BROOKSVILLE — It was the first sermon of 2017 at Grace World Outreach Church when Sue Bailey heard her pastor, David Garcia, talk about visions.
"He preached about a huge vision and said we should ‘stay the course’ and not let Satan distract us," Bailey said.
For Bailey, it was an affirmation to begin a ministry to help feed the hungry. She believed God had told her to start the ministry just two days earlier.
"God literally gave me a ‘download’ into my head," Bailey said.
Bailey began by teaching classes at the church on how to can and dehydrate foods. She’d already traveled to Citrus County to pick up food made available by a Homestead-based charity called Farm Share.
Farm Share, Bailey learned, distributes fresh food donated by farmers that they otherwise may have thrown away. The food is given to food banks, homeless shelters, soup kitchens and churches.
Established in 1991, Food Share partners with the Florida Department of Agriculture and Consumer Services, which provides warehouse facilities, support staff, equipment, services and state oversight. In addition, the Florida Department of Corrections provides inmates and corrections officers for sorting, packing and distributing donated food.
According to its website, Farm Share distributes more than 15 million pounds of fresh fruits and vegetables each year to participating agencies throughout the eastern part of the country.
Bailey didn’t know how it was all going to work, but she wanted Farm Share to bring food directly to Grace World Outreach that could be distributed to the hungry in the community. Ten months later, her vision became a reality. The church received its first truckload of food Oct. 10.
Along with food, other items occasionally come on the trucks, including furniture. Sometimes there are frozen foods. Often there are pallets of boxes packed with meals to send home with school children who don’t have food for the weekend.
Pastor Jesse Wilson, who directs the children’s ministry at the church, is excited about the program. He recently helped distribute food to children and parents attending an event at Moton Elementary School.
"We had a table set up for Farm Share, and we handed out hundreds of bags of food," Wilson said. He has contacted other schools about the program, as well.
"I love this ministry," he said. "We’re getting in the semis filled with food and sharing it, and it enables us to touch our community in a tangible way."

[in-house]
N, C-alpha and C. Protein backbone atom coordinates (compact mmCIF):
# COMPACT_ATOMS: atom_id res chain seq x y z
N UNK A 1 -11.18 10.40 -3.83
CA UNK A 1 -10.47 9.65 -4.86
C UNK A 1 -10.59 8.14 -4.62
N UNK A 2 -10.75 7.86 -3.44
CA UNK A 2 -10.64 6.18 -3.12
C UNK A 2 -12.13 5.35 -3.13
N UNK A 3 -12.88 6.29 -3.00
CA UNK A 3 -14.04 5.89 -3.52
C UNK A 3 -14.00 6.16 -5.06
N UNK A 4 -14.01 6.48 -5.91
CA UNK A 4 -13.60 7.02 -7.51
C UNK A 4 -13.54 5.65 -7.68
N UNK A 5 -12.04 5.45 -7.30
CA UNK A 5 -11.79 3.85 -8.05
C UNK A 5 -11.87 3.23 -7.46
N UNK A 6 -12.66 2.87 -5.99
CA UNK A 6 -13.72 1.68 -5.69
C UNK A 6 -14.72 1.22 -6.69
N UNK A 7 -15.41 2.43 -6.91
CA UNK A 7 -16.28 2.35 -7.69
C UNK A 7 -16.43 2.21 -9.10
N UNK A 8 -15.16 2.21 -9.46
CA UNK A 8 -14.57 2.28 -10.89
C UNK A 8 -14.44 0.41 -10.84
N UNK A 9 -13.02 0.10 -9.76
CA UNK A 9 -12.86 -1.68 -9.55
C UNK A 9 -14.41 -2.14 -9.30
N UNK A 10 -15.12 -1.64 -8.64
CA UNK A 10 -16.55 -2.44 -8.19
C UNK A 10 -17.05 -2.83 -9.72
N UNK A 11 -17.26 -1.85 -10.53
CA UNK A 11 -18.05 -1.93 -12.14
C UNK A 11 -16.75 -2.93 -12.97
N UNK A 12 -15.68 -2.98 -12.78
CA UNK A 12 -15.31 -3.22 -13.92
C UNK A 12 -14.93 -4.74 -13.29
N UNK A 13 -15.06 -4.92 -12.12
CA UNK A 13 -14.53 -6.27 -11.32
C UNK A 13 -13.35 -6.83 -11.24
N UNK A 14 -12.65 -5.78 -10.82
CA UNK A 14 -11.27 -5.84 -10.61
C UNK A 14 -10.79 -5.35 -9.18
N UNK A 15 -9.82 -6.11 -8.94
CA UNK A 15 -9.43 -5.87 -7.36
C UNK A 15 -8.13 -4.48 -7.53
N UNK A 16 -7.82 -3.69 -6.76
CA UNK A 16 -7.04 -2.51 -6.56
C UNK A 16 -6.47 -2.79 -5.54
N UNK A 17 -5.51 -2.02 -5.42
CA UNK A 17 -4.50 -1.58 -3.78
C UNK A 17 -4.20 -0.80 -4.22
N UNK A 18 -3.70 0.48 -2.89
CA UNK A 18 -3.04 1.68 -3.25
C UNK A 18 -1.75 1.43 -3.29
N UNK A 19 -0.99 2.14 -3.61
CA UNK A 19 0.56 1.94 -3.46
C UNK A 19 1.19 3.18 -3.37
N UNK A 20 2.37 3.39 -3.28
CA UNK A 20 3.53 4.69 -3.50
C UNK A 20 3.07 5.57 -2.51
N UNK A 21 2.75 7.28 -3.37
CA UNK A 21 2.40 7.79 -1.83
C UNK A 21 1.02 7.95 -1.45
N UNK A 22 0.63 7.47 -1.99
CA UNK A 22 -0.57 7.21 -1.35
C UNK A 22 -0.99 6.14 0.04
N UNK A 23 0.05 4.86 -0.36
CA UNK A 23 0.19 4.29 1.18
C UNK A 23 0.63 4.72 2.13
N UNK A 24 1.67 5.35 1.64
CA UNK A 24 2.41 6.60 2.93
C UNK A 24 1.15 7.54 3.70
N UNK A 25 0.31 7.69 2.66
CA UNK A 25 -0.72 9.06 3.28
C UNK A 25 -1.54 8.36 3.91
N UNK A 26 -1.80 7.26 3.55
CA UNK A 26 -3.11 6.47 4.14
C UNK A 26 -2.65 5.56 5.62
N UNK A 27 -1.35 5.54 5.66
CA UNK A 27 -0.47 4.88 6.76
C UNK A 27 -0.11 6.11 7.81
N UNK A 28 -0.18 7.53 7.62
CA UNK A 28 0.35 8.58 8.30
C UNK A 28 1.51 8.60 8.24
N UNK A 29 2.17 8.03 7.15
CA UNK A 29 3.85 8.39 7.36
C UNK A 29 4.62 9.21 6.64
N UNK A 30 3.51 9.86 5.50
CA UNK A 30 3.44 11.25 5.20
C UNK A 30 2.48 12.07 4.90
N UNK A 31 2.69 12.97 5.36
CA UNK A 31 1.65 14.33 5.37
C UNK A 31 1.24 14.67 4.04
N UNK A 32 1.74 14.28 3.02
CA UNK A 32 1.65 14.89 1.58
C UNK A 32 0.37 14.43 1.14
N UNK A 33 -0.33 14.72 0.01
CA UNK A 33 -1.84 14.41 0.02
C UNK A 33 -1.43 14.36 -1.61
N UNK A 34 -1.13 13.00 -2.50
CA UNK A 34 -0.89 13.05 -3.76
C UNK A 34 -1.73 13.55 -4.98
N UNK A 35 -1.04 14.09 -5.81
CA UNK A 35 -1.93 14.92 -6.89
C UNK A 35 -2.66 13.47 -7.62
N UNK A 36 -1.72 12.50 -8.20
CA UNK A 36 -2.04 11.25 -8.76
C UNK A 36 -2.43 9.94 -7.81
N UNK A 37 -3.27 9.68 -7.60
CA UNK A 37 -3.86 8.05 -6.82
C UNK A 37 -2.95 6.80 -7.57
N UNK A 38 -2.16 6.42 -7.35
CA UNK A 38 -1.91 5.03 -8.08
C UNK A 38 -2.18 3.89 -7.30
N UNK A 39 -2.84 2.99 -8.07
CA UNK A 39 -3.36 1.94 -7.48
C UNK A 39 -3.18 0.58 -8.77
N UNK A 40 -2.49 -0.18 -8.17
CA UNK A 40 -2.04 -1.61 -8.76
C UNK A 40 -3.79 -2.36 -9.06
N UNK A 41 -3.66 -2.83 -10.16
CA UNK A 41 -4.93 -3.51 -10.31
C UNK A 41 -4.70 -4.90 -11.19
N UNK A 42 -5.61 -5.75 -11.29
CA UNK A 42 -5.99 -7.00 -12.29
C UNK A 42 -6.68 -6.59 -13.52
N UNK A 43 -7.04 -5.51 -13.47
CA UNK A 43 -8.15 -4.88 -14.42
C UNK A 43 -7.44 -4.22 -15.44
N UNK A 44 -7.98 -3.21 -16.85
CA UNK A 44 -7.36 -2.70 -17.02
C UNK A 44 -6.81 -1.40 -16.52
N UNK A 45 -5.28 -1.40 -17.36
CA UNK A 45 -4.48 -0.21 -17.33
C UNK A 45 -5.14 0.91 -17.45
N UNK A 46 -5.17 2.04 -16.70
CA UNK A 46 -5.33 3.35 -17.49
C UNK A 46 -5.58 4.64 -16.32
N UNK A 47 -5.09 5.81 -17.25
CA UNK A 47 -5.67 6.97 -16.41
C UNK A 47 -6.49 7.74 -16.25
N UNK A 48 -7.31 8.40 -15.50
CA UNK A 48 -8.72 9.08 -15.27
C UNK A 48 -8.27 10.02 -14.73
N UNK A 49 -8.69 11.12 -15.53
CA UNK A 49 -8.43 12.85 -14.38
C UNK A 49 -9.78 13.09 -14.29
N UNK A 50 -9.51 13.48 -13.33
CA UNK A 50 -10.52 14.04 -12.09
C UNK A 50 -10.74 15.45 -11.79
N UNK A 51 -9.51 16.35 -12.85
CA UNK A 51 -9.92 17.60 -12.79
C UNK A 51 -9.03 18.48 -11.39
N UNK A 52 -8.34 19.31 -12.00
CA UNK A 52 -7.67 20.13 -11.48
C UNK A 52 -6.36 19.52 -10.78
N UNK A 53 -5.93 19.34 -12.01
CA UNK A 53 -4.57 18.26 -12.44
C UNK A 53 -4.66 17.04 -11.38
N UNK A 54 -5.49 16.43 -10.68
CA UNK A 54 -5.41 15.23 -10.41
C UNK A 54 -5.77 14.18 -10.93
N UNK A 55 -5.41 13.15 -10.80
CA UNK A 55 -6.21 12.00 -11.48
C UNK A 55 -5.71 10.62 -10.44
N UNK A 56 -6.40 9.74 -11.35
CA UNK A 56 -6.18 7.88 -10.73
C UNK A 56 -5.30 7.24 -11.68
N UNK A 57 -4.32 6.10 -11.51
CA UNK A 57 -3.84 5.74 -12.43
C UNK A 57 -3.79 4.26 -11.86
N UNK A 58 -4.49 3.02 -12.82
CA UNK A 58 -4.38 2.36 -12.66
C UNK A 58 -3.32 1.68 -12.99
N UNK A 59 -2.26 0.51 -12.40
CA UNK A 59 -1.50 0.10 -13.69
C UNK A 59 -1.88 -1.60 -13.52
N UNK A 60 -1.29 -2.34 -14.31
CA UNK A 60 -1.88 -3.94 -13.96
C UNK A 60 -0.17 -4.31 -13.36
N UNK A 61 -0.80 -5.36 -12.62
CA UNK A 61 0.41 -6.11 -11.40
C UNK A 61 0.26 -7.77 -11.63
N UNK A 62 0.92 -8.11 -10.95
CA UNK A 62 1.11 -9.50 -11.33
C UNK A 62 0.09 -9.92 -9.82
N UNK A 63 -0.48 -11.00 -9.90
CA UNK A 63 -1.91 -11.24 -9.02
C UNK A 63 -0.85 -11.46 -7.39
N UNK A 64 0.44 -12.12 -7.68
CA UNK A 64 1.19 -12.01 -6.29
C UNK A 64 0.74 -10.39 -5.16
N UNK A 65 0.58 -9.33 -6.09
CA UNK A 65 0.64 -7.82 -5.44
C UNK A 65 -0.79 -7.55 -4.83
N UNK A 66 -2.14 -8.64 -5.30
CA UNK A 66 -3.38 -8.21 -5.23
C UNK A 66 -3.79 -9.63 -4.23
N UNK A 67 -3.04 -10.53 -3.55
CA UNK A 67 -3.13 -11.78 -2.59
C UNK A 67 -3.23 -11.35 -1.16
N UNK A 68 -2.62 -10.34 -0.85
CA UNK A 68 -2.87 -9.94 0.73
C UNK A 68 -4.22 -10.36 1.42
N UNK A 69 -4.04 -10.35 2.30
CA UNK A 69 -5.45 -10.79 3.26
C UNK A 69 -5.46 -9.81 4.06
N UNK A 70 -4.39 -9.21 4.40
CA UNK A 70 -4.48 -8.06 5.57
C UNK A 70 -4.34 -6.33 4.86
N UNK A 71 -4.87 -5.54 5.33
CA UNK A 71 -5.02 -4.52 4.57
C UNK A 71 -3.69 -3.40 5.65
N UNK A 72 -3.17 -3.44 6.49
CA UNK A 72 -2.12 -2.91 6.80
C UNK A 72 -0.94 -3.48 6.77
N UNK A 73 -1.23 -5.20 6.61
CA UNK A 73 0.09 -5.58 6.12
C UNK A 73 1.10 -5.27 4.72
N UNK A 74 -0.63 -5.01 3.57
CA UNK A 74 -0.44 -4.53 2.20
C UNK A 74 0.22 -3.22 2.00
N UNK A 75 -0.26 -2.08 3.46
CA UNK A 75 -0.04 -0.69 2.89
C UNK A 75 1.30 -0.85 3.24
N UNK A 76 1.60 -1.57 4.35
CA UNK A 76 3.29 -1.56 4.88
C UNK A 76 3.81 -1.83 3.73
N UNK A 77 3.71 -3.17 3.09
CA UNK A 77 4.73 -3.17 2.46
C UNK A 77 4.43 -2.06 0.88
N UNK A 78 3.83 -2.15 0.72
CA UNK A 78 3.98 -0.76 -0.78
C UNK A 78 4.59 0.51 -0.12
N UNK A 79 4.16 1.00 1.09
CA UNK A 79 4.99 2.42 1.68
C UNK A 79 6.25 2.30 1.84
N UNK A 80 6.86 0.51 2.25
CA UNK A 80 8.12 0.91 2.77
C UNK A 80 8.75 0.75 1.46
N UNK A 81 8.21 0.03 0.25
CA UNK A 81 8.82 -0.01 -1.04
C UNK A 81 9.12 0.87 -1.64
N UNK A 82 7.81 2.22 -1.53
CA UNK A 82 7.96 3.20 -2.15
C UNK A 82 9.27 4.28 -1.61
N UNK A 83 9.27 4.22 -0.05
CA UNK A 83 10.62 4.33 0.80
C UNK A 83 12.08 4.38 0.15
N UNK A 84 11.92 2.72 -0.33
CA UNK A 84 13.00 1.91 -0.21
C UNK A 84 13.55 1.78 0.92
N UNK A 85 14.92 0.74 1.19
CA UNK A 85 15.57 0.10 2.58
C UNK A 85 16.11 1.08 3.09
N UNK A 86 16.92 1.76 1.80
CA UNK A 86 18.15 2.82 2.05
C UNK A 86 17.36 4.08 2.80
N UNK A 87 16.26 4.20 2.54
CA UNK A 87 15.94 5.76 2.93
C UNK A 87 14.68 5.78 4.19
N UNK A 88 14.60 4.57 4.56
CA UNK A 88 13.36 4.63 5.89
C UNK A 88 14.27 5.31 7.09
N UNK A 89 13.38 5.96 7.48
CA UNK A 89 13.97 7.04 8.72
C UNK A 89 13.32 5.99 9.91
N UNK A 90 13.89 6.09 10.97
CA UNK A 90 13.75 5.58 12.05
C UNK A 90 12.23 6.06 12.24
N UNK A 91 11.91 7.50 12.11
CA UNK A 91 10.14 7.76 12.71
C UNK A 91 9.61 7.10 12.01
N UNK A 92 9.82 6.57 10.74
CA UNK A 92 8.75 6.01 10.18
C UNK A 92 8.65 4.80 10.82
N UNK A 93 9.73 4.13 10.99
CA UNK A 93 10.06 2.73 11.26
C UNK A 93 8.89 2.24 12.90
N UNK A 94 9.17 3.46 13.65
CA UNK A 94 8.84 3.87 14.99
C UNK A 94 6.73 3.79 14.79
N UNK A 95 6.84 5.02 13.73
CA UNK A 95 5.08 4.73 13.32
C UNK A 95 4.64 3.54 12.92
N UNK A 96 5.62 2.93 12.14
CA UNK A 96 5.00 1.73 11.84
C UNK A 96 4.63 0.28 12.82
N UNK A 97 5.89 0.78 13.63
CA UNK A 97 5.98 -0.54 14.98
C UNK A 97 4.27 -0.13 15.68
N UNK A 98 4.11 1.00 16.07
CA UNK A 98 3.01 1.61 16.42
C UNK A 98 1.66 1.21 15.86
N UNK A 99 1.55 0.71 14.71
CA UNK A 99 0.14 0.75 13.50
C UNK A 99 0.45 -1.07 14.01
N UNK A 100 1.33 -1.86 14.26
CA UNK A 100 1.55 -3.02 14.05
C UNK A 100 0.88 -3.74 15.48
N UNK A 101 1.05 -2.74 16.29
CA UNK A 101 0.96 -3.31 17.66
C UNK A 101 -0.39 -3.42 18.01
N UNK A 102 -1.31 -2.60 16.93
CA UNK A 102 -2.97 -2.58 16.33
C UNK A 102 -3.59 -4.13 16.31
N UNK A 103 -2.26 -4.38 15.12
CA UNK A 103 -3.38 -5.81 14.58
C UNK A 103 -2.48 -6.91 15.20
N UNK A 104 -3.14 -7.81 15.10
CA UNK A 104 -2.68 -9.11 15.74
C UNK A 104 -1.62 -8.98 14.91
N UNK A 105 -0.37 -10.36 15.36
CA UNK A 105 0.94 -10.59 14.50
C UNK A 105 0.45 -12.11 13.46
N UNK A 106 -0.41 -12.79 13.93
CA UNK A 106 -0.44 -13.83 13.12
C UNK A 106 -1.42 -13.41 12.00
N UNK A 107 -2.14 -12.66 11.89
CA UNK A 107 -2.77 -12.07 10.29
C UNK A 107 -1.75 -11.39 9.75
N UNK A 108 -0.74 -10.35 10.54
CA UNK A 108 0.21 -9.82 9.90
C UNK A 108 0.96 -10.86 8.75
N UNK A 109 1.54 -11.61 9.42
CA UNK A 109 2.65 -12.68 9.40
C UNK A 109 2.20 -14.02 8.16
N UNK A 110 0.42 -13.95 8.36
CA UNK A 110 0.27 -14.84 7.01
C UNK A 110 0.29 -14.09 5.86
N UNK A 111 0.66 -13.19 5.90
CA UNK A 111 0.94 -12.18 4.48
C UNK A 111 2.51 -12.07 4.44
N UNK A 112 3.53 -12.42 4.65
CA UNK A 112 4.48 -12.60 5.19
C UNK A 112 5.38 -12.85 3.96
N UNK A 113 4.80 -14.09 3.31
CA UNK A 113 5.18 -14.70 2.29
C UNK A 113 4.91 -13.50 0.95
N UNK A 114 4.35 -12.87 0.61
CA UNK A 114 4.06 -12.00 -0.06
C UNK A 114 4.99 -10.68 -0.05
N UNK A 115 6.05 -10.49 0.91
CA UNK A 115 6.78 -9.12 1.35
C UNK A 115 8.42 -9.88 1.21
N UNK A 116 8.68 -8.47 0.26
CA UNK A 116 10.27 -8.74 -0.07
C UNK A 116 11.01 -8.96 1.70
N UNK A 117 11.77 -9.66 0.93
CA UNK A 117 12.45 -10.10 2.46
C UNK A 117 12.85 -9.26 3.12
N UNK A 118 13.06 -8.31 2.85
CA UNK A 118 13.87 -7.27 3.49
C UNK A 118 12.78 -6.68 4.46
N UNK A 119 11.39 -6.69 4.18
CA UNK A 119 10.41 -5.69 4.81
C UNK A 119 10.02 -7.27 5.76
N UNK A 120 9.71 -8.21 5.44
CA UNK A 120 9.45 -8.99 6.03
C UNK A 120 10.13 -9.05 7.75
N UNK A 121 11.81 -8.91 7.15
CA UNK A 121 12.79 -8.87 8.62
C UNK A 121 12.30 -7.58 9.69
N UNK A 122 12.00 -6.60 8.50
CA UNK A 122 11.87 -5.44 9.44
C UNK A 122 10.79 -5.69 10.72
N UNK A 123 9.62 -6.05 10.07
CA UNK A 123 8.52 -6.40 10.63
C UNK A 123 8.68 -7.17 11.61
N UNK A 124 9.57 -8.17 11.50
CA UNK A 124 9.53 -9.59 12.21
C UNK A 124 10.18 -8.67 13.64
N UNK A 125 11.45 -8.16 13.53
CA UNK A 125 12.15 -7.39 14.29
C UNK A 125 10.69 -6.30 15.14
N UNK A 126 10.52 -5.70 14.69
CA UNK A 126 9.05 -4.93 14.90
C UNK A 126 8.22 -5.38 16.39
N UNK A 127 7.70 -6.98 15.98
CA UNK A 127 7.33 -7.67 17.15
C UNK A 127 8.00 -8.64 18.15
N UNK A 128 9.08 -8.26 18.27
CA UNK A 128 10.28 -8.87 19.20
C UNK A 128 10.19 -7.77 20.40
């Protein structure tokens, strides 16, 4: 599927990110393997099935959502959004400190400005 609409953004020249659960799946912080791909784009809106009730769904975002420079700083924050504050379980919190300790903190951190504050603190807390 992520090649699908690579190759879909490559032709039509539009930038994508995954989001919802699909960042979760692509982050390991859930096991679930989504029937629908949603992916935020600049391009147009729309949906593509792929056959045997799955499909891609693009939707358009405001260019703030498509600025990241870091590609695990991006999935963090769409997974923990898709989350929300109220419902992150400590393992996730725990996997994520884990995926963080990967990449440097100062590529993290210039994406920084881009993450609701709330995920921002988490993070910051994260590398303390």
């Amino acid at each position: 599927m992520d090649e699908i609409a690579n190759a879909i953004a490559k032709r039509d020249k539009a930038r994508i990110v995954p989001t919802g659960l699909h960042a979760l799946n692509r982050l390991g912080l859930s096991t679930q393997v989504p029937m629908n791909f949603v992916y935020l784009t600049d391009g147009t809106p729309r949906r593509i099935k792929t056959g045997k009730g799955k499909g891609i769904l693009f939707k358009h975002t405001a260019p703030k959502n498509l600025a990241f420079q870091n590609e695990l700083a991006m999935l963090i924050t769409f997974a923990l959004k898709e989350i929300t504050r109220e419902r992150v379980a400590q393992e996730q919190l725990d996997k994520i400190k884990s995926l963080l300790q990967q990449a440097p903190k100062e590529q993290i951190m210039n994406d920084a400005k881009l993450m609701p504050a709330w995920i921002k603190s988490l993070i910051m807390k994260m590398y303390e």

"It’s been phenomenal," Bailey said. "We try to receive a truck at least once a week. Sometimes it’s three times a week."
A group of volunteers helps Bailey notify people signed up to receive food, as well as several ministries and organizations, when a truck is scheduled to arrive.
A recent truckload with about 20,000 pounds of food was unloaded and distributed in about five hours to ministries including Jericho Road, Joseph’s House and St. Vincent de Paul, and organizations such as We Care at Serenity, along with about 300 individuals.
To get it done takes lots of volunteers, and Bailey said they can use more.
"People who would like to volunteer can contact the church," she said. "We send out a call or text, so they know what time to come if they’re available. We also put it on the church’s Facebook page, and it’s on the digital sign by the church."
Individuals who wish to receive food need only fill out a form provided by Farm Share.
"They don’t have to arrive with anything but that information," Bailey said. They leave their name, address, number of people in their household and income range. "They just sign the paper, and they’re able to pick up."
Bailey said she is blessed to have followed God’s leading. Her church’s food share program has reached the hungry in Hernando and Pasco counties and as far away as Tampa.
"People are hungry, and the number of children that are going hungry on the weekends and every day is just ridiculous," she said. "God needed to take me into the food realm, and I’ve seen people’s lives totally changed. It’s been an incredible journey."